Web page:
ACE Senior VP Ron Lamberty's take on first Mexico retailer mission in Iowa
Posted on 07/17/2019
Since ACE created its Market Development program nearly 20 years ago, our approach has been to connect prospective ethanol retailers (whether they knew they were prospective or not) with other retailers and marketers who had already increased their volumes and profits by adding higher ethanol blends to their fuel slate. It’s the same approach we’re taking as we help develop a larger ethanol market in Mexico. Much like when we introduced E10 to U.S. markets outside the Midwest, I have been traveling to Mexico to take part in 11 technical ethanol workshops put on by the USGC, mainly explaining “the math” of how ethanol can raise octane and profit margins while lowering the cost of fuel for retailers and their customers – hopefully sparking the imagination of Mexican “gasolineros,” or at very least, inspiring some curiosity.
ACE co-hosted a tour with the IRFA July 8-11, 2019 to bring curious Mexican fuel marketers and suppliers to Iowa to make the imaginary fuel more real for them. The week's events exceeded our expectations. We originally planned to show them pumps, tanks and equipment that look just like theirs, to prove what we’ve been saying in workshops: Mexican fueling equipment is probably already compatible with E10. Beyond that, our guests got a tour of the entire supply chain from corn in the field to ethanol blends at the gas station pump and the ethanol plant, pipeline and fuel terminals in between. We wanted this tour to end any lingering doubt these marketers might have about implementing ethanol blends in Mexico, and it looks like we accomplished that goal. By the end of the week, discussions were focused on how stations can get ethanol as opposed to whether they can actually store and sell it.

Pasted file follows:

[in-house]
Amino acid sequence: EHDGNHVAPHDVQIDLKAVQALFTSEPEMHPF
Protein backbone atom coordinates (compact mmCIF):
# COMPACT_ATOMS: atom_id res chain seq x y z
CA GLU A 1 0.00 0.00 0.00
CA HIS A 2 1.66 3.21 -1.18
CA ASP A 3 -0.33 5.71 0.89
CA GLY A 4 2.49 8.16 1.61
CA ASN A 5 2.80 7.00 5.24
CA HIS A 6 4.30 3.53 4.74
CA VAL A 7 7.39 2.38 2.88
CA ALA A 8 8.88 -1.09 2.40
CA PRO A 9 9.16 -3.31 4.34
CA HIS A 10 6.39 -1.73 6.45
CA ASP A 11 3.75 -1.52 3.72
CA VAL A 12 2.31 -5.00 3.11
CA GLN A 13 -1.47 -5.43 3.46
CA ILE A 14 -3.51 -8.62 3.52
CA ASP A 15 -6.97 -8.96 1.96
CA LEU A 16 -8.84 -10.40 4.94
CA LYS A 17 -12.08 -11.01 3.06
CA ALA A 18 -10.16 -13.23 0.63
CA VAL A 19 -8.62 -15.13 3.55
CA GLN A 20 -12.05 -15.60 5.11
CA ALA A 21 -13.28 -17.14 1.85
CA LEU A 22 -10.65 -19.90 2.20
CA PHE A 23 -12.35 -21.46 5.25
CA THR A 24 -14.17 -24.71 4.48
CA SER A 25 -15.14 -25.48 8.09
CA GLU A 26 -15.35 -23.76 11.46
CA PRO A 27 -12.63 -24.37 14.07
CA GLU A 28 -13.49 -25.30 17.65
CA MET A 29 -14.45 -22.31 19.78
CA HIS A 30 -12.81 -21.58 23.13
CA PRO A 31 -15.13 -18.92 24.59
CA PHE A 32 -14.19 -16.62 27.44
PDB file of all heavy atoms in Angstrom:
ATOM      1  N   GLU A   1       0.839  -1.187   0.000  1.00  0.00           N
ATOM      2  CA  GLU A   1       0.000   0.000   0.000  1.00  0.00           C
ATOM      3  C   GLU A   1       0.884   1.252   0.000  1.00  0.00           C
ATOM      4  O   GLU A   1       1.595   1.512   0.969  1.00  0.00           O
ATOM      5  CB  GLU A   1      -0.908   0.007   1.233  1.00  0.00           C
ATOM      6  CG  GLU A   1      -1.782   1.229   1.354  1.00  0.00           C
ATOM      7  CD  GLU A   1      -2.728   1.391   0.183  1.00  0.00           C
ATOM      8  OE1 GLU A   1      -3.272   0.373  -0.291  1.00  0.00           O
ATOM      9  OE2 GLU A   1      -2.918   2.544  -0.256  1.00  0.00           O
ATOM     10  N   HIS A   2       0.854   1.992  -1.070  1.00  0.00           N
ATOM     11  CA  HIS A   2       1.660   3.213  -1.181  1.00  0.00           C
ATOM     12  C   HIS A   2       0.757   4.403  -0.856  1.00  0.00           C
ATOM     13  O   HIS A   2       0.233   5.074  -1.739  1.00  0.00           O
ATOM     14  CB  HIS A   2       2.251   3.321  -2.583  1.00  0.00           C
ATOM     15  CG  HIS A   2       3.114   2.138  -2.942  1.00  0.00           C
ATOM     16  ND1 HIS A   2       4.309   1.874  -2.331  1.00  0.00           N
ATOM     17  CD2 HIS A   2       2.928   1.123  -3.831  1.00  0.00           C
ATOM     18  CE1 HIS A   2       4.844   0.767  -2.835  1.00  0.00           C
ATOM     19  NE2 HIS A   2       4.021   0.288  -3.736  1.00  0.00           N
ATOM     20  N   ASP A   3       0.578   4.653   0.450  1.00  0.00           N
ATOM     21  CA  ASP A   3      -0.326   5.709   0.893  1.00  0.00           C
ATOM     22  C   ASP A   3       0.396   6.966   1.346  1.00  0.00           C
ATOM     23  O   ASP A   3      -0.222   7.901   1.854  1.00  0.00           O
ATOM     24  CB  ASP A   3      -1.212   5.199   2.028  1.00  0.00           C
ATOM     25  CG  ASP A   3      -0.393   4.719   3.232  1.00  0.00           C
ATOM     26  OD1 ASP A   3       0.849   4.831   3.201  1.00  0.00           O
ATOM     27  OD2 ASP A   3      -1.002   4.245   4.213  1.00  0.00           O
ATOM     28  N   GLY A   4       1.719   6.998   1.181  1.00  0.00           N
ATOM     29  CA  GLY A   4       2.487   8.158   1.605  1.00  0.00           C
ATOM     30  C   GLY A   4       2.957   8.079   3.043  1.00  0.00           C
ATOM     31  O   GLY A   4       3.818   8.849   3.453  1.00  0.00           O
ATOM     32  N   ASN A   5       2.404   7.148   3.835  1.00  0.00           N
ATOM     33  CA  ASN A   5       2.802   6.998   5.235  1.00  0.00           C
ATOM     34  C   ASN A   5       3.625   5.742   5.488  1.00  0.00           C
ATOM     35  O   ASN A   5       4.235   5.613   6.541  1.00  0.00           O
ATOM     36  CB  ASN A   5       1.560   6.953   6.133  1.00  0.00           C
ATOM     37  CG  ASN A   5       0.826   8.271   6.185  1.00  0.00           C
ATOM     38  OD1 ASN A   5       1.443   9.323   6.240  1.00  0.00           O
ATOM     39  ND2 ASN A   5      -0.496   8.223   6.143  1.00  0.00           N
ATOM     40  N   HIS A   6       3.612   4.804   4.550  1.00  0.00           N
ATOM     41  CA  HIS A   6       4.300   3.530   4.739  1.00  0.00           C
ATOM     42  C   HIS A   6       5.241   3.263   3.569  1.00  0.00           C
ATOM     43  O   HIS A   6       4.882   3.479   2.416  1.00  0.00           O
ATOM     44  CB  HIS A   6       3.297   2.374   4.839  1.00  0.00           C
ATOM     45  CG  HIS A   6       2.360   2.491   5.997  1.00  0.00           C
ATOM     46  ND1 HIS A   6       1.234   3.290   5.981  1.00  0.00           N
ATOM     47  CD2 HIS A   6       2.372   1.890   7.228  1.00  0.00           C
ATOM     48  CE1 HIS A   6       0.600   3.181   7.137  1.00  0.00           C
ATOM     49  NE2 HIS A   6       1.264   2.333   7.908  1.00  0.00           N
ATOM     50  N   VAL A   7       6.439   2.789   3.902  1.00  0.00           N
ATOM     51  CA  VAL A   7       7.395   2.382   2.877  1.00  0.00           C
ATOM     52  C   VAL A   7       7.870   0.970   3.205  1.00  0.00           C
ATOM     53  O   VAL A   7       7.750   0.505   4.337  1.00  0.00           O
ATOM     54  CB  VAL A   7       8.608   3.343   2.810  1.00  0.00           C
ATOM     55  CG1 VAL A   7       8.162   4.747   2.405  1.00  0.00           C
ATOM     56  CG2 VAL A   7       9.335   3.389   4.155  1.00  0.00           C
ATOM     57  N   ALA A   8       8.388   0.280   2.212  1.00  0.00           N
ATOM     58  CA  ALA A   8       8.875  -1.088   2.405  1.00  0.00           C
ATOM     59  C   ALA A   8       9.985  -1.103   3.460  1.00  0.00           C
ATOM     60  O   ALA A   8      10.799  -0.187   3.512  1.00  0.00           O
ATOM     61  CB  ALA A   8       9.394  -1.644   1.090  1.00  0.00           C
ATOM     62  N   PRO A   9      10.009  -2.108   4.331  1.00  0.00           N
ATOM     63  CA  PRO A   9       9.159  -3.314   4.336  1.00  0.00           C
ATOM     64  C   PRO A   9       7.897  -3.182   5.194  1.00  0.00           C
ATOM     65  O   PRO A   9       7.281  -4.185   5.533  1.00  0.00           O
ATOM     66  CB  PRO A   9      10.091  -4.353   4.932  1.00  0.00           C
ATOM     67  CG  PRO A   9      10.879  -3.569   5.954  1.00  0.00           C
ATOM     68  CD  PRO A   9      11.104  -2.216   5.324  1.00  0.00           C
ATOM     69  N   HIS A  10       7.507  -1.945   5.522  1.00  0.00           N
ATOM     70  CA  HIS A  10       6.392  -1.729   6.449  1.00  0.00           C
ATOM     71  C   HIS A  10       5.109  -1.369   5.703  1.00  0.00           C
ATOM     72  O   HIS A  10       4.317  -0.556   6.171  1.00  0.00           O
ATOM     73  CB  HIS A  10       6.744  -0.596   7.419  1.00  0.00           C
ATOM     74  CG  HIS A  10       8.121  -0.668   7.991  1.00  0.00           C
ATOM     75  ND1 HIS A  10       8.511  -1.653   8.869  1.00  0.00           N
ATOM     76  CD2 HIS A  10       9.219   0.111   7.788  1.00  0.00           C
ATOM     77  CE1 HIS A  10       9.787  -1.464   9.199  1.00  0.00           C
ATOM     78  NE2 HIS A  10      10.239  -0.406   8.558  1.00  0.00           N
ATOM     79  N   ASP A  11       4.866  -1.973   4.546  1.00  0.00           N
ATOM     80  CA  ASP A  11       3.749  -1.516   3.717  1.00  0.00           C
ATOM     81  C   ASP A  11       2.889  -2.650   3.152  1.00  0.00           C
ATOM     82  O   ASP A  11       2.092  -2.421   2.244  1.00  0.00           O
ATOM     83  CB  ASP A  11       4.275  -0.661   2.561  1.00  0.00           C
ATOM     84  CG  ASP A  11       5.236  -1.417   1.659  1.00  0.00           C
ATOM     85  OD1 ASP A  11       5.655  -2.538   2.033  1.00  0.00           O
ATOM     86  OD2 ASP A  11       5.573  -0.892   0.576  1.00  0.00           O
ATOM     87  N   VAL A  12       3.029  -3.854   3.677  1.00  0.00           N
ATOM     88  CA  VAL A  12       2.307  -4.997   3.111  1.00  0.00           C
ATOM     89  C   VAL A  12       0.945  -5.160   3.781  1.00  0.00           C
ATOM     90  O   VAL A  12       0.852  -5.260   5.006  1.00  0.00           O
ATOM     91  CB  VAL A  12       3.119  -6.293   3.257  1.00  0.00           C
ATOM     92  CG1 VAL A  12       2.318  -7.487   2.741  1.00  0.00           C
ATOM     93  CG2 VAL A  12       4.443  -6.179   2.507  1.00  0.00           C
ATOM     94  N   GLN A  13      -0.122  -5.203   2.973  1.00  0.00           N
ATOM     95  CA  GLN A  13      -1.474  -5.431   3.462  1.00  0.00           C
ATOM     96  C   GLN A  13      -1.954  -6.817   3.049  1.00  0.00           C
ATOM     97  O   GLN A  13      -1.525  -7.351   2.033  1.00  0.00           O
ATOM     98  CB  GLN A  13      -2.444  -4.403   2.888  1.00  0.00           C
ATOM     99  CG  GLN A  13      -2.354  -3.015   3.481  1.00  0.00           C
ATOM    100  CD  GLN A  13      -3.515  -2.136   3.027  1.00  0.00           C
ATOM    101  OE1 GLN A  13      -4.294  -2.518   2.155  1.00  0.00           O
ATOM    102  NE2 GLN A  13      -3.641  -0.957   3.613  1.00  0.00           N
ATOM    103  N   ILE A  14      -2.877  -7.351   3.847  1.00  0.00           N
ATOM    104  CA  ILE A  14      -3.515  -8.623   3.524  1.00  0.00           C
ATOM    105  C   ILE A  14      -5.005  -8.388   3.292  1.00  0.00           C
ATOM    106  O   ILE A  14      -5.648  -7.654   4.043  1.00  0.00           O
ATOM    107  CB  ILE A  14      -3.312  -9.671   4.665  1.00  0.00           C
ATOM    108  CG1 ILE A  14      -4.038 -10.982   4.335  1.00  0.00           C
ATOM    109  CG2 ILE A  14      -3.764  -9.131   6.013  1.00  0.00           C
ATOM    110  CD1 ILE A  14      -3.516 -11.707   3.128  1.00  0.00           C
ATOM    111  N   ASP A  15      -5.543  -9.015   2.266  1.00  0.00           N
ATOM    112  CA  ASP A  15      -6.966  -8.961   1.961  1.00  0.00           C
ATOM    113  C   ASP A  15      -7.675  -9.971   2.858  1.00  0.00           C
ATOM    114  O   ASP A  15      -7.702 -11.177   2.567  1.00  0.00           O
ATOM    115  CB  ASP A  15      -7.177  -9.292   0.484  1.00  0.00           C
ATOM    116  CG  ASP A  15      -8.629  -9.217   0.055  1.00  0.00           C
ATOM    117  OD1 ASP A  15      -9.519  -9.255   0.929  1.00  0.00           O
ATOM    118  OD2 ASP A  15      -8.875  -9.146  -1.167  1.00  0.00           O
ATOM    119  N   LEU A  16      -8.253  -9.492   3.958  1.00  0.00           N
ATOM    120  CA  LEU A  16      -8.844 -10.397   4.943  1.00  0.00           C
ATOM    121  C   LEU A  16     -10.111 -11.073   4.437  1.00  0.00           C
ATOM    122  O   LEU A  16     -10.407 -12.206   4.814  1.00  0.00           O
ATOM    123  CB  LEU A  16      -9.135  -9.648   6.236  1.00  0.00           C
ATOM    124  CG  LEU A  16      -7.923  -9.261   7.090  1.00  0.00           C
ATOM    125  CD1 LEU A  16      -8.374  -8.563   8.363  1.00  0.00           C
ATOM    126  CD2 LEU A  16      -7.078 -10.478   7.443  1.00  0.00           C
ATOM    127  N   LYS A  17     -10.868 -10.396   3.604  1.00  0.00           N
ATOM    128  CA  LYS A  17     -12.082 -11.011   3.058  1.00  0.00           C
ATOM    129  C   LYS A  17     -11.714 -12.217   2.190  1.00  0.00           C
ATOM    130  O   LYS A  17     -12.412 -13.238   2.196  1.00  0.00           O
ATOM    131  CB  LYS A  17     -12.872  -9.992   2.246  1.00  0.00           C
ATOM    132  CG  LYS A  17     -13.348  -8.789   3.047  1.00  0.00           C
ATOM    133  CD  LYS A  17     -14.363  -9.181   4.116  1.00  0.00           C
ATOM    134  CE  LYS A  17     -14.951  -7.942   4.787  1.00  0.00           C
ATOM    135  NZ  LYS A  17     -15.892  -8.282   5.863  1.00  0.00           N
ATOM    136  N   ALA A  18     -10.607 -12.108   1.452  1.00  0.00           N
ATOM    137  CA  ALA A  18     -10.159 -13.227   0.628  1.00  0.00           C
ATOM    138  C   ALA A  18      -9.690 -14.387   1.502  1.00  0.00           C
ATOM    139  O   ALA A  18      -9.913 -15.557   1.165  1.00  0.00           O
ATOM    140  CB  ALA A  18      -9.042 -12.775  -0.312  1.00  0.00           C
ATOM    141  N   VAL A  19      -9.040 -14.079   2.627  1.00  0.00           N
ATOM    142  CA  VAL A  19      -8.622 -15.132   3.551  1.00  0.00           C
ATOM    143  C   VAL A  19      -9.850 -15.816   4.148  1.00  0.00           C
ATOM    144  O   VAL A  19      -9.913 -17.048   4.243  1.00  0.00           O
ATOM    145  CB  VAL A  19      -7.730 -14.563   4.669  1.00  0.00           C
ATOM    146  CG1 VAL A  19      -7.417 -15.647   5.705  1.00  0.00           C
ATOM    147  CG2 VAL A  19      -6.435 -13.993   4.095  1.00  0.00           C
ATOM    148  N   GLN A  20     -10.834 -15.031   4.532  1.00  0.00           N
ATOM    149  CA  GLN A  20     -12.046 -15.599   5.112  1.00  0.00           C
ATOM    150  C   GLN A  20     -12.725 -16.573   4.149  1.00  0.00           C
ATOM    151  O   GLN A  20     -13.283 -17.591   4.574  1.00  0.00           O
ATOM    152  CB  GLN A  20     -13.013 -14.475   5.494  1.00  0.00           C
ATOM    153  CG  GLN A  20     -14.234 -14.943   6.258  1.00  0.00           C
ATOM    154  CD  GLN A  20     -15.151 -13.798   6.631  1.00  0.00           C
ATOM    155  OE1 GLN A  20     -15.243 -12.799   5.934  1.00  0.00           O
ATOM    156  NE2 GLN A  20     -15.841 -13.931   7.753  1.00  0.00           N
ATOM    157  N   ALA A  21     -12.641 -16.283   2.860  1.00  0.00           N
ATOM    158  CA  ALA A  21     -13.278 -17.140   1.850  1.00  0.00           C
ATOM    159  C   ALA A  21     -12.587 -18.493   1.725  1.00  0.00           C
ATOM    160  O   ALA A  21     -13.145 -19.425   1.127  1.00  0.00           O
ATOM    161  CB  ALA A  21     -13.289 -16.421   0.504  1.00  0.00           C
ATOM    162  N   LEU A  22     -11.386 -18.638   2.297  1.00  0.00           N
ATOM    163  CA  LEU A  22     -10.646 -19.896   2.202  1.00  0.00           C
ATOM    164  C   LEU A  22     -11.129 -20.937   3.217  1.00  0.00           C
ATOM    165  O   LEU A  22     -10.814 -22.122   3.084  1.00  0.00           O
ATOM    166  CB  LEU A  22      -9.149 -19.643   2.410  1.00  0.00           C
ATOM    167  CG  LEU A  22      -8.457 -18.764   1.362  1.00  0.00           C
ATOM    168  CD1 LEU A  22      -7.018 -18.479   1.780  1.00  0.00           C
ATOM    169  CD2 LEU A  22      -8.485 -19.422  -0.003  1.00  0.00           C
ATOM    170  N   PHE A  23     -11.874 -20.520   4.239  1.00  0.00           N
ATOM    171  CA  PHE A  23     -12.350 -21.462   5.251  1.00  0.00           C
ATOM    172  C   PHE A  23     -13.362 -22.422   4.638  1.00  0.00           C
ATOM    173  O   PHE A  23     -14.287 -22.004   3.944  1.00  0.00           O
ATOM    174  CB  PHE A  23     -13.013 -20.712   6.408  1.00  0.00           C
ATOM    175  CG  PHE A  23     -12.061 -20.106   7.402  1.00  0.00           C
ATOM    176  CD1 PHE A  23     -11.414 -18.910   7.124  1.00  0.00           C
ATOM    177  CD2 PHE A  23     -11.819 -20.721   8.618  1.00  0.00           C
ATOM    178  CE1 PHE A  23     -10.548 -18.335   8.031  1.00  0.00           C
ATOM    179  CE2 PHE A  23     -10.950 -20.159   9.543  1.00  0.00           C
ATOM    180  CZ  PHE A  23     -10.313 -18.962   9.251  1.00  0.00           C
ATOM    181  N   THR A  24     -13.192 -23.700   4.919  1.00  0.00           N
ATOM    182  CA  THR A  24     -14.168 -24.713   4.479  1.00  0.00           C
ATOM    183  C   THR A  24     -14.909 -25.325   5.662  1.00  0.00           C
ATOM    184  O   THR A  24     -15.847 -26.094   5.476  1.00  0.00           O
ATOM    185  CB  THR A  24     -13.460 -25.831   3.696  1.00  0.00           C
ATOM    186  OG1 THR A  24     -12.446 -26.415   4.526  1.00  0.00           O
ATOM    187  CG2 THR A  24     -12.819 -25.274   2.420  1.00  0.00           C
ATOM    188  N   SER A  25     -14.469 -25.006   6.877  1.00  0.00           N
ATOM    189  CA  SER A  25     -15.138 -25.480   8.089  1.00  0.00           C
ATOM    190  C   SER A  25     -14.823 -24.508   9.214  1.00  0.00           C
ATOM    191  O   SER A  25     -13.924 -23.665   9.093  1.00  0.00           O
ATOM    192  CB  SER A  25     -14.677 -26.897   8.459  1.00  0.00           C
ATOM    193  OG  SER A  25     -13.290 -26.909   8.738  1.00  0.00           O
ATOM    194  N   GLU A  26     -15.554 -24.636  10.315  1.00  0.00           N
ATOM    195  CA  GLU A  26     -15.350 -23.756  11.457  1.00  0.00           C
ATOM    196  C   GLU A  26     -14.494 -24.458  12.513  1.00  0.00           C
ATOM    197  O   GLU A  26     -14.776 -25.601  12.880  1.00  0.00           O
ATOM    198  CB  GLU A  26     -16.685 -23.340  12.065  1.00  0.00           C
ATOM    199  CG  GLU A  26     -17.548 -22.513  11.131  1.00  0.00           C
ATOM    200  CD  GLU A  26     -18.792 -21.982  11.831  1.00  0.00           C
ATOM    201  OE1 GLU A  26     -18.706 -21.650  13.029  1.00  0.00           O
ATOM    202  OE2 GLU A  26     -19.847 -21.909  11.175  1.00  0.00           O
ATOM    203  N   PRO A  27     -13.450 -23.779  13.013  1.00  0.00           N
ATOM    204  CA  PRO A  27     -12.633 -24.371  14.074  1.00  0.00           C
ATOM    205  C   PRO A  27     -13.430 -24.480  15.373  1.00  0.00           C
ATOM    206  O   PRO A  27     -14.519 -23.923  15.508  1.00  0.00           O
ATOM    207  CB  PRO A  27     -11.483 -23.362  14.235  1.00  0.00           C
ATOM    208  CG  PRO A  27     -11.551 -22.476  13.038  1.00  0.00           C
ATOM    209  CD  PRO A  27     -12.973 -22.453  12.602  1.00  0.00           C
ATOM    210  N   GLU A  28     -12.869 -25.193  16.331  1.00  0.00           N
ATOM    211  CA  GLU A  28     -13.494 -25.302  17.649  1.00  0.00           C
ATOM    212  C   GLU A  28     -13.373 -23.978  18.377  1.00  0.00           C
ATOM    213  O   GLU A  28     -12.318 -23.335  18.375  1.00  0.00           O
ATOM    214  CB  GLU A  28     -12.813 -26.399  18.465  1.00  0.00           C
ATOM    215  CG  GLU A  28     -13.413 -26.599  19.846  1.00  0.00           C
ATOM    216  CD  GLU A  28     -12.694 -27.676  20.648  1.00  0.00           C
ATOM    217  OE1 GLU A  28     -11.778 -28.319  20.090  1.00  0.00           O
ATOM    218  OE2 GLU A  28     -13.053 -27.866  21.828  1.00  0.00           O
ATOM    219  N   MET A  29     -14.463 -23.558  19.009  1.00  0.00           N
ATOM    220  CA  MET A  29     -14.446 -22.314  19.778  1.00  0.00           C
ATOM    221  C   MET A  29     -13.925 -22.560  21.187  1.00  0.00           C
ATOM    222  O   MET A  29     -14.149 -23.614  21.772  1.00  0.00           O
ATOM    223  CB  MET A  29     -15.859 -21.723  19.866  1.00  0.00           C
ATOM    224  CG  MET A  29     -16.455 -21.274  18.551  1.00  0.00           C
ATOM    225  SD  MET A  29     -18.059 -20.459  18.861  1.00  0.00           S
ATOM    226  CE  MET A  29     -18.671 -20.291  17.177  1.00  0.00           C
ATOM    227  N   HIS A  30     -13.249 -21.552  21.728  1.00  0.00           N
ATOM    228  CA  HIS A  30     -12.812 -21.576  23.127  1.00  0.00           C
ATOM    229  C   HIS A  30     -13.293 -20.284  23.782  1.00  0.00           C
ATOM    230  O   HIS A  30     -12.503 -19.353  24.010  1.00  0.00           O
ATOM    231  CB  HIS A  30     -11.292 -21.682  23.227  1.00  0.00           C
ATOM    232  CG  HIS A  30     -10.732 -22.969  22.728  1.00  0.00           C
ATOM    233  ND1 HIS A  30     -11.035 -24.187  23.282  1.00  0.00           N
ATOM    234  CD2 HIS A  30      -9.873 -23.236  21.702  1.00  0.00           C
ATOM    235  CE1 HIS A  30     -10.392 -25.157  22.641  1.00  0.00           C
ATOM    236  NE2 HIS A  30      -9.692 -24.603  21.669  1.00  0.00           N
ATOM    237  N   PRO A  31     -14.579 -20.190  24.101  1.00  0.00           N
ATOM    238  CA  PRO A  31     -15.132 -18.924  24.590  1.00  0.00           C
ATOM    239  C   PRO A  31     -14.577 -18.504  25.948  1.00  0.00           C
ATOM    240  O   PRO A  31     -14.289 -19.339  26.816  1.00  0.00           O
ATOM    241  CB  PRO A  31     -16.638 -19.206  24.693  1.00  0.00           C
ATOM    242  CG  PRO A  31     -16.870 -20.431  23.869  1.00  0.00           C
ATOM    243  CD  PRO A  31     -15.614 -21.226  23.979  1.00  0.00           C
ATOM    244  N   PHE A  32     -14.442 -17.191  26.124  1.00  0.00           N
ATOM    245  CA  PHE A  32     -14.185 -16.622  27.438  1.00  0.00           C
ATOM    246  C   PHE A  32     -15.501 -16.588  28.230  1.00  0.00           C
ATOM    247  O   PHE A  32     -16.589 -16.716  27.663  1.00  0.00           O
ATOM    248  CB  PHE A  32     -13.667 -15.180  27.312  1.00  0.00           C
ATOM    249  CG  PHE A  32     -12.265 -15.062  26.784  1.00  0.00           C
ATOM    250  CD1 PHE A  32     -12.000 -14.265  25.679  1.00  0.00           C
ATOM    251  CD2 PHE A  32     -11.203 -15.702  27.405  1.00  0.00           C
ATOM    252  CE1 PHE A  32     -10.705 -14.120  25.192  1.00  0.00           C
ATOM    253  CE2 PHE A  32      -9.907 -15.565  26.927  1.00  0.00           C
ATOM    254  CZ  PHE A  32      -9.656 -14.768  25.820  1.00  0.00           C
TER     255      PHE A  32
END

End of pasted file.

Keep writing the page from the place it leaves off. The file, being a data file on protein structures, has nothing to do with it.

After seeing stations and equipment just like theirs being used to sell E10, and hearing station operators say they’ve sold ethanol profitably for decades without any issues, some who attended plan to do tests in the next several months, and when those tests go well, we’ll encourage those marketers to share their success stories with peers in Mexico (See the pattern here? Real “Circle of Life” stuff, right?). Any change is hard, but we're hoping ethanol’s business opportunity and the strong entrepreneurial spirit of our Mexican guests will combine to open big, new ethanol markets in Mexico. Ethanol is cheaper than gasoline, and petroleum marketers know people shop for fuel by cost. We want to see the people we met on this tour offer ethanol-blended fuel in their stations and make a lot money doing it. And when their competitors figure out why they’re getting their el culo kicked on the street, they’ll be looking to buy ethanol, too.
Hopefully on one of my upcoming trips to Mexico I’ll see businesses doing better because a few retailers came up to Iowa, saw what a great product ethanol is, and learned they could sell a cleaner, higher octane fuel to their customers at a lower price, just like we did in the U.S.
That’ll be a good reason for us to knock back a few cervezas.
-Ron Lamberty, ACE Senior Vice President
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